Gardiner v Tabet & anr [2020] EWHC 1471 (Ch)

Autumn 2020 #180

By a will dated 29 May 2017 (the will), Eric Tabet (the testator) gave the whole of his estate to the claimant. The testator, who suffered from long-standing mental illness, had recently been diagnosed with a brain tumour. The will, which was in accordance with the testator’s long-held testamentary intentions, was drawn up by Mr Jamal Hammoud, his close friend for 30 years. He is said to have prepared the will in accordance with those instructions, to have read it aloud to the testator and to have witnessed his signature of it together with another friend, Mr Moshin Lakhim. The testator ...

Bashir v Bashir [2019] EWHC 1810 (Ch)

Web Only

Gaskin v Chorus Law Limited [2019] EWHC 616 (Ch)

Autumn 2019 #176

The claimant ‘C’ and second defendant ‘D2’ were two of the children of the deceased, who appeared to have died intestate in 2012. They appointed a probate company ‘D1’ to administer the estate, who took a grant under a power of attorney from D2 in 2013. By 2016, the estate had not been administered and C believed D2 was living in the deceased’s property, so C issued a claim to remove Ds as administrators and for D2 to pay an occupation rent. D1 consented to be removed, but on terms that its fees would be paid. D2 agreed to D1 being removed, but n...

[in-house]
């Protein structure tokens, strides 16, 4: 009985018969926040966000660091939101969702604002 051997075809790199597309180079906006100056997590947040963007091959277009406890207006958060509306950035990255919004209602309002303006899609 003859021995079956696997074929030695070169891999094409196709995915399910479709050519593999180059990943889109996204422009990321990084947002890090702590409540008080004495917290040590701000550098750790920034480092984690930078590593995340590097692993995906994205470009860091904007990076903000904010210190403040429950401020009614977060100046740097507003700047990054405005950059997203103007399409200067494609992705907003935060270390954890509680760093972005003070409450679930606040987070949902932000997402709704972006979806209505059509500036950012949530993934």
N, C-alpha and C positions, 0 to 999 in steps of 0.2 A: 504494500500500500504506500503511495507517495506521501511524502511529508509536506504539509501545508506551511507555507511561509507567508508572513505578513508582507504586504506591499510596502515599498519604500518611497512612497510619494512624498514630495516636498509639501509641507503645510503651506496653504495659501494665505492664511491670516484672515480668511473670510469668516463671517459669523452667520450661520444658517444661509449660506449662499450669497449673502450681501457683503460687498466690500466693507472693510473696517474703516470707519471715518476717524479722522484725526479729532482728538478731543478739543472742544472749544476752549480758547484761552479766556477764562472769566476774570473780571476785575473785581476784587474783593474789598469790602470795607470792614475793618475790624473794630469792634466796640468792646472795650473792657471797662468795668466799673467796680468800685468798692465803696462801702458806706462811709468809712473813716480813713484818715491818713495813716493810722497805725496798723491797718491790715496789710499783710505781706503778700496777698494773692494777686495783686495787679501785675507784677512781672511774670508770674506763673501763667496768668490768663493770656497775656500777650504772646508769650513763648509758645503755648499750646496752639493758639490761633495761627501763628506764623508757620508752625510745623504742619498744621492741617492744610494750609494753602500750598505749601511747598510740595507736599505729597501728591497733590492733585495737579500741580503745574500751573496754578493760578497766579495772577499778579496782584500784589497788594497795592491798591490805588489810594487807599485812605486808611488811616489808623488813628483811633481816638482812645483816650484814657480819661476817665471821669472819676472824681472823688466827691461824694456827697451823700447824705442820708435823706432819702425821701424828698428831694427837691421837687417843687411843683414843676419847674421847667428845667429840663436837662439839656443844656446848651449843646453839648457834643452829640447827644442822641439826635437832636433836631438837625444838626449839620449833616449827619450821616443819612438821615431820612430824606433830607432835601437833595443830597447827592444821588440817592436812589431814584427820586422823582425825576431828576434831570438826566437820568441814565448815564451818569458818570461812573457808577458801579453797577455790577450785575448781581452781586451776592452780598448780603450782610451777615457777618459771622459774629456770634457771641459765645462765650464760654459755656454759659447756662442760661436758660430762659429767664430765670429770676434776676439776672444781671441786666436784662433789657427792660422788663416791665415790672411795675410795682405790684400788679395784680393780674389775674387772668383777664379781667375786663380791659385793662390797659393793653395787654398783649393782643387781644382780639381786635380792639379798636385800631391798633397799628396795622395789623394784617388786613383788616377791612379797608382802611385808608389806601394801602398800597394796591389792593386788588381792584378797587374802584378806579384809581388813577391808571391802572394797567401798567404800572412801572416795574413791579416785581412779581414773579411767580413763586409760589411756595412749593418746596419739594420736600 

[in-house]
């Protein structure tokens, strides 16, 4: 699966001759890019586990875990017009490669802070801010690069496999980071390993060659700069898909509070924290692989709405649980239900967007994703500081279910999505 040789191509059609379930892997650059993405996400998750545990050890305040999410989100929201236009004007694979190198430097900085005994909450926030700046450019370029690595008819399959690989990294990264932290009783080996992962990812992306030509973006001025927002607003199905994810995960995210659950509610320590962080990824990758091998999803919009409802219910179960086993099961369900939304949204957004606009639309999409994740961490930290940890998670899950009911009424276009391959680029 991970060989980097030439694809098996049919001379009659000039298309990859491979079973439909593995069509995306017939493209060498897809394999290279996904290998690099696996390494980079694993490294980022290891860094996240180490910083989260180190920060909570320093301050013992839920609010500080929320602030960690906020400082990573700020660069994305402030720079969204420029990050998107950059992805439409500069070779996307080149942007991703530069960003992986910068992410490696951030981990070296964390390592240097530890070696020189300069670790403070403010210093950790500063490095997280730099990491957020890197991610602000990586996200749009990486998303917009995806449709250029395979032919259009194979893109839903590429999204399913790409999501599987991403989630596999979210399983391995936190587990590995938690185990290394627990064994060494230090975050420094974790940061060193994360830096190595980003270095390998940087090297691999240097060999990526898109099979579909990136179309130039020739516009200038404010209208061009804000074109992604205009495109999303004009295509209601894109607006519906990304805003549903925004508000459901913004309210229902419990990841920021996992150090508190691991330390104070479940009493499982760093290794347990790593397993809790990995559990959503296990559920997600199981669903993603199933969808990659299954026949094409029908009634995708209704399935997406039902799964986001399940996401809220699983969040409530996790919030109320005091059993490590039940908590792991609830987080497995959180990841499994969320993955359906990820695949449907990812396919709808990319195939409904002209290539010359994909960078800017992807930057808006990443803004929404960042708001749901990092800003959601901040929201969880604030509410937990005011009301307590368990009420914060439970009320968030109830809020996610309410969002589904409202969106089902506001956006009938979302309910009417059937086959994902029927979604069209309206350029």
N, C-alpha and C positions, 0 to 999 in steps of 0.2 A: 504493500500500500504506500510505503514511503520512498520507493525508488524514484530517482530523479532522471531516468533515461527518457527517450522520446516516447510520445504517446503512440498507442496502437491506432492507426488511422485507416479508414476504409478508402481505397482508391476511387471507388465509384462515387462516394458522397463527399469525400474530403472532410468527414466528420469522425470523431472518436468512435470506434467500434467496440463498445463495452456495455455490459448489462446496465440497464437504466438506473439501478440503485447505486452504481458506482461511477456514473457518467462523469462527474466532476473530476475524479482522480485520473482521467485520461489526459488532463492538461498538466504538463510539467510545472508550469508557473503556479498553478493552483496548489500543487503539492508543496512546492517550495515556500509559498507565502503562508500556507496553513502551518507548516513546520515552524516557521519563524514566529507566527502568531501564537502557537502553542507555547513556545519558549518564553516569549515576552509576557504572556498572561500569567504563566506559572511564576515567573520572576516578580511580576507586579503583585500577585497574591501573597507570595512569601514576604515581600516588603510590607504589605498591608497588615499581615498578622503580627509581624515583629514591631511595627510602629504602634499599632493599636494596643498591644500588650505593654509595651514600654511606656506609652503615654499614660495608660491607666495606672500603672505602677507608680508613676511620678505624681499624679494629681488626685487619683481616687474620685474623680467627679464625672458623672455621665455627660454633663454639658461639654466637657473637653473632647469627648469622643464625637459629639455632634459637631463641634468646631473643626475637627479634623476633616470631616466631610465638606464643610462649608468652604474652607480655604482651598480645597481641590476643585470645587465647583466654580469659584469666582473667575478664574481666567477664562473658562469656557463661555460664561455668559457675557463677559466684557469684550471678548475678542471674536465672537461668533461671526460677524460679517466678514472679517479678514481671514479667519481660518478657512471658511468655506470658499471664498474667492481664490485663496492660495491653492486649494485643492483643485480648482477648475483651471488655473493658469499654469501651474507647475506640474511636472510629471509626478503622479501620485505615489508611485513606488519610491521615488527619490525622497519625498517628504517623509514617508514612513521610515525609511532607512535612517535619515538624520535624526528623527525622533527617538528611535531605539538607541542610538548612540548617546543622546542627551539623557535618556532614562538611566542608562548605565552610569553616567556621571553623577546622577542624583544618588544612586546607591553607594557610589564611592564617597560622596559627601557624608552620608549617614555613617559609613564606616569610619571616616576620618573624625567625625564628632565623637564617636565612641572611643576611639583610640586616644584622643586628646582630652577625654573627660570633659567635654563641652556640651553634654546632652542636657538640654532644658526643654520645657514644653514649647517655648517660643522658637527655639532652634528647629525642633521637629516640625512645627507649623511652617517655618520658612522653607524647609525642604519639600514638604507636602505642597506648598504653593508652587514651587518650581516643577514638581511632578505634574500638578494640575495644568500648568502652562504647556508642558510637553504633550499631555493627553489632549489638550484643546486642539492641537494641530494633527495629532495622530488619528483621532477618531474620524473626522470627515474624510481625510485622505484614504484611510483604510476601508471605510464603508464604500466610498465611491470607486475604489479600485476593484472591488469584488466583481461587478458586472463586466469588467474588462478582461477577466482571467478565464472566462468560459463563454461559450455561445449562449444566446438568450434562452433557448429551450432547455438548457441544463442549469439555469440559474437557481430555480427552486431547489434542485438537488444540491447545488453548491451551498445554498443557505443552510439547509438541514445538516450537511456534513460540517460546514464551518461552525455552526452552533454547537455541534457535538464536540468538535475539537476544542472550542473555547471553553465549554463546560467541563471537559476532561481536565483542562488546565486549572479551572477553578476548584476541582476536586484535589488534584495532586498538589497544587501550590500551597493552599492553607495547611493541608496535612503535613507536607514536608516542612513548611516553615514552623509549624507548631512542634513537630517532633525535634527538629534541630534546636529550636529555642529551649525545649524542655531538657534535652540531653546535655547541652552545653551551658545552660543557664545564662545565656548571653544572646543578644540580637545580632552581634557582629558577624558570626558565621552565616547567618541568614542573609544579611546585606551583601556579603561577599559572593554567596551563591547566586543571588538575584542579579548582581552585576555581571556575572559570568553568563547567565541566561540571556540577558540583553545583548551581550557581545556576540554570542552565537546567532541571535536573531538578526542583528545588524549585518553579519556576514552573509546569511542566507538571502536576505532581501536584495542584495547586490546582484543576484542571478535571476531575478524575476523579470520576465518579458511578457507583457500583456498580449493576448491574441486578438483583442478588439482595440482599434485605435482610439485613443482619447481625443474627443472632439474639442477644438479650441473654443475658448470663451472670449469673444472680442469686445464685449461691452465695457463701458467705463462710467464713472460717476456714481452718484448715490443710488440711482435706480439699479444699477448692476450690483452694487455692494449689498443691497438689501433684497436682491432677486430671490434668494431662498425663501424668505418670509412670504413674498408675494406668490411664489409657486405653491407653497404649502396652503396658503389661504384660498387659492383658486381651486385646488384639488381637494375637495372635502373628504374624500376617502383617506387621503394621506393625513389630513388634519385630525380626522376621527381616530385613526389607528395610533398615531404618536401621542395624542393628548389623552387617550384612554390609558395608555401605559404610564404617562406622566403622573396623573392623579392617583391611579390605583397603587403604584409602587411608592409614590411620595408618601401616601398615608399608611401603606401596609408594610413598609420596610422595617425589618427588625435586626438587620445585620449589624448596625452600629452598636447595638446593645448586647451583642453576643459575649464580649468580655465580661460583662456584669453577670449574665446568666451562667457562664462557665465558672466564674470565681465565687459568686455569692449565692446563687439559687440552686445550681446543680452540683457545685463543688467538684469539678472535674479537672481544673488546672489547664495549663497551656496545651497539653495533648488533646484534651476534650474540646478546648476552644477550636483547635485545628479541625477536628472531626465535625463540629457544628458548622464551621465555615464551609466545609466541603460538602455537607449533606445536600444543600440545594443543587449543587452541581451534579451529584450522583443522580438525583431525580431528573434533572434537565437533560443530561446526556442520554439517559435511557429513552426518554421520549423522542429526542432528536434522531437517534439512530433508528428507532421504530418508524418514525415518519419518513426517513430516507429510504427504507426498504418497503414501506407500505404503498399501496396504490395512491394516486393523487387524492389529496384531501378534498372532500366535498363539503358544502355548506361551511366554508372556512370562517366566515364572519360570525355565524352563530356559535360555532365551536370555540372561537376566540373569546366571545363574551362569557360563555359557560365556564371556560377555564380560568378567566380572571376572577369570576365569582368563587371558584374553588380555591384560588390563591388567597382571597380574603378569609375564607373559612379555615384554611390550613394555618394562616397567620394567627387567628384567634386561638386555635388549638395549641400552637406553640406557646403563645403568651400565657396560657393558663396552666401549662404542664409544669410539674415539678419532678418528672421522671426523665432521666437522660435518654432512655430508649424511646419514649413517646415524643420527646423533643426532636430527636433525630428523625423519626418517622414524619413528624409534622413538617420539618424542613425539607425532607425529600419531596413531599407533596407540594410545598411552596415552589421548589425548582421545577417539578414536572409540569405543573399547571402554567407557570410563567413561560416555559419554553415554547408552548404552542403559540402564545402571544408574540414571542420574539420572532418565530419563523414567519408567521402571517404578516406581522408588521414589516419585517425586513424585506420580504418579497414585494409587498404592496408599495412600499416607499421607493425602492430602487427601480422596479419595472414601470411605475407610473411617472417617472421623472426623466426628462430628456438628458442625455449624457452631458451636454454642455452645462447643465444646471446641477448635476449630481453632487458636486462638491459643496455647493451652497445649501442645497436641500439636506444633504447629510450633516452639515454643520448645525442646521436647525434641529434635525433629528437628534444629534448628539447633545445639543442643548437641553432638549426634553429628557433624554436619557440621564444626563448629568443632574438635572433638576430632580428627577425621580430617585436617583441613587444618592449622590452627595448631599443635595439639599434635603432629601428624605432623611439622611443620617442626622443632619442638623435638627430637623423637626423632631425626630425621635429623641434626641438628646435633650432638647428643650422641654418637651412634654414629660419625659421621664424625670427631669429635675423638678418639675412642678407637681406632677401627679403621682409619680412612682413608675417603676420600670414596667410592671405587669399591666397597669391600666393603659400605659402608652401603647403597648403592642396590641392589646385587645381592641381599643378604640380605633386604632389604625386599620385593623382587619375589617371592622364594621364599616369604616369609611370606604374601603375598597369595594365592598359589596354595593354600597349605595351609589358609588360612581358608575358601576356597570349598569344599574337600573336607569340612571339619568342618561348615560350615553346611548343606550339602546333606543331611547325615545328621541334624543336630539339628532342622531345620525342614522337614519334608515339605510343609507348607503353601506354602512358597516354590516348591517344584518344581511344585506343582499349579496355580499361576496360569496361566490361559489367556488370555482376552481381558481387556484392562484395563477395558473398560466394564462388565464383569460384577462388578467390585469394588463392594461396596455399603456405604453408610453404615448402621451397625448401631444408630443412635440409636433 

Sheffield v Sheffield [2018] EWHC 2360 (Ch)

Spring 2019 #174

Following judgment upholding claims for various breaches of trust (Sheffield v Sheffield & ors [2014] WTLR 1039, [2013] EWHC 3927 (Ch)), the judge ordered accounts, on the footing of wilful default, and inquiries consequent upon the judgment. The accounting parties were the executors of (and standing in the shoes of) a defaulting trustee (“A”) and the individual who benefited from the breaches of trust (“B”). Agreement was reached in respect of certain accounts and the claimant (“C”) pursued other accounts and inquiries, in respect of vari...

Payne v Taylor [2019] EWHC 2347 (Ch)

Winter 2019

By his will the deceased, who died in November 2010, left his estate as to one half to his widow. She, by a deed of variation complying with s142 Inheritance Tax Act 1984 ( ‘IHTA ‘) ,varied the will in order to settle her half share on a discretionary trust of which the beneficiaries were herself, her children and remoter issue. The trust included a power of appointment in favour of the beneficiaries.

In 2012, the widow was in need of additional income. The trustees proposed making an appointment to the widow giving her an irrevocable life interest i...

Proles v Kohli [2018] EWHC 767 (Ch)

Web Only